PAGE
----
The recent news of UConn deciding to leave the American Athletic Conference sent shock waves around the Group of 5. G5 programs unhappy with their current conference alignment (i.e. all of them), saw this moment as their big break. Finally, it is time for UMass to break out of independence limbo. Marshall fans are taking a victory lap, as surely the AAC would snatch up the most stable football program in the conference’s geographic footprint.
Unfortunately, this recent micro-wave of realignment may serve as just another reminder that college football is not a meritocracy. Winners and losers are so often determined by factors that have nothing to do with wins and losses or fan support. As much as programs like Appalachian State and Southern Miss deserve an upward trajectory for conference alignment, money and politics always come into play.
At this point in time, the money and politics point towards the AAC standing pat with 11 football teams.
Having clearly established itself as the premier G5 conference in the FBS, AAC Commissioner Mike Aresco has zero incentive to extend a membership offer to any program that wouldn’t be a grand slam. The conference has secured a strong TV contract, has a logical geographical posture, and is rapidly growing its brand. Losing UConn won’t hurt the conference in those areas, so rapidly snatching up a program to stop the bleeding isn’t necessary.
In fact, the only area where the AAC truly needs to help itself is on the football field. Ditching the Huskies automatically increases each team’s strength of schedule, making it just a bit easier for teams like UCF and Houston to compete for an elusive spot in the College Football Playoffs.
If the AAC were to replace UConn with a new program, it would have to be a team that finishes within the top 40 teams in the country each year, both now and for the foreseeable future. With no need to add additional media markets or established brands, a top 40 football program would be the only type of addition that adds the necessary value to improve the conference’s standing enough to justify the current conference members giving up a slice of the TV payout pie.
The potential members that fit that list are few and far between. Boise State and BYU would fit the bill, but Boise is sitting pretty with their sweet heart deal with the Mountain West Conference, and previous negotiations between the AAC and BYU broke down after they failed to reach a financial agreement. While the AAC is certainly a much stronger conference today than three years ago, I don’t think the needle has moved far enough to change the outcome of those discussions.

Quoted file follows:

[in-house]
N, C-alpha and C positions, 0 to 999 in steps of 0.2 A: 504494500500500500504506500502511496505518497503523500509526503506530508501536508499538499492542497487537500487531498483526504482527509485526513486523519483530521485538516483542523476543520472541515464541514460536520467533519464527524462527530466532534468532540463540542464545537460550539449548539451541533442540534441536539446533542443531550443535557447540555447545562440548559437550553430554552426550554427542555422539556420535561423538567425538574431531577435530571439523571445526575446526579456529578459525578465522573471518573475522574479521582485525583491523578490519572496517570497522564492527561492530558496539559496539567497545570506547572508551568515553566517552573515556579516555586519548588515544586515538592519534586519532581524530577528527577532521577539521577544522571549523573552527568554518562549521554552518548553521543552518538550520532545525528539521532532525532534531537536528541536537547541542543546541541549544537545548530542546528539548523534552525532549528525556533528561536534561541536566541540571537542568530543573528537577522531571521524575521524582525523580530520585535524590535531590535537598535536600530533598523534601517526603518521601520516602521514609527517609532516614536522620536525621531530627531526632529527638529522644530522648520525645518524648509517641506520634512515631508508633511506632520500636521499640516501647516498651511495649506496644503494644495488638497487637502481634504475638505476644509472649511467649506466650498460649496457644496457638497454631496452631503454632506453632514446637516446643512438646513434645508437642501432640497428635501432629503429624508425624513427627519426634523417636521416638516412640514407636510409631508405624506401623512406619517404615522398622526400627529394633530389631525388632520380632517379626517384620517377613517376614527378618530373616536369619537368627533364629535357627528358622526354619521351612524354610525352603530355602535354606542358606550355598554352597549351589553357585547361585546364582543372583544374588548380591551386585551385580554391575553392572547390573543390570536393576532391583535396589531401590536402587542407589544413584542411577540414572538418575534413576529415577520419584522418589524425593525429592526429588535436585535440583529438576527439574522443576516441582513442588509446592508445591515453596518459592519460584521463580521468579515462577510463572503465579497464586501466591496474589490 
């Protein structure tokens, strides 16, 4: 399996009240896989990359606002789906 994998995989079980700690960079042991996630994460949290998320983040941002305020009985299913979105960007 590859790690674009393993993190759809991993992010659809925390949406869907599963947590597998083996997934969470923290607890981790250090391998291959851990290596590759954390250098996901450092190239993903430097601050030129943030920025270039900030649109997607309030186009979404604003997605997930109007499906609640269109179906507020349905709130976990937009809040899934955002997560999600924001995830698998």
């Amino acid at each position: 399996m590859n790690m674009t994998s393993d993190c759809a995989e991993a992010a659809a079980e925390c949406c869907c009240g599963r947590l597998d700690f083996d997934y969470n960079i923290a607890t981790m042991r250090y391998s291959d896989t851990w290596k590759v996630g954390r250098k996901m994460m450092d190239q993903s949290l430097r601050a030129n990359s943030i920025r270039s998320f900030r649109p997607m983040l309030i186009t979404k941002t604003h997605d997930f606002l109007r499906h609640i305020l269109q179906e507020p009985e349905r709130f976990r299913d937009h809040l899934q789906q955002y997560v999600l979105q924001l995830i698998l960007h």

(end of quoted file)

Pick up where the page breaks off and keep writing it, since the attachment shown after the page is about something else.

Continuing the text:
Army is also an intriguing option, but the total package they bring to the conference may not make up for their geographical distance like Boise and BYU are able to. Adding another option team to the conference slate could also frustrate coaches for game planning and injury risk reasons.
After those three teams, there’s a pretty big drop off. Appalachian State could work, but they don’t have as long of an established winning history at the FBS level as other options do. Their Olympic sports are woeful, travel to Boone could be difficult, and ECU may contest the elevation of a recruiting rival. There’s some clear risk and roadblocks here despite the Mountaineers’ impressive record over the past few years.
Programs like Louisiana Tech, Marshall, and Southern Miss wouldn’t necessarily be bad additions, but will they really elevate the conference’s play on the field enough to justify current members giving up valuable revenue?
Meanwhile, programs like Charlotte, Georgia State, Old Dominion, and James Madison are too risky of projects to take on when the AAC is already in a good spot. You may ask, well what if one of these growing programs does develop into the next G5 powerhouse? If so then the AAC will be right there waiting for them. There’s practically zero risk of any G5 program outside of the AAC getting scooped up by a Power 5 conference, so why should the AAC overextend itself when it doesn’t need to? Where else would those programs go other than the AAC?
In all likelihood, the AAC will stand pat over the next few years to weigh their options. This will spark perhaps the most vicious G5 arms race we have ever seen, and that’s exactly what the AAC should want. Dangling an open conference spot in front of athletic directors’ faces will separate the contenders from the pretenders, as the programs that are able to raise the money to improve their facilities, coaching, etc. enough to gain a spot in the AAC will most likely be the best long-term partners for the conference.
With dozens of suitors scratching and clawing at each other to one-up the competition, Mike Aresco can sit back, light a cigar, and enjoy his leverage as he watches to see which G5 programs are really up to the challenge of joining the country’s strongest G5 conference.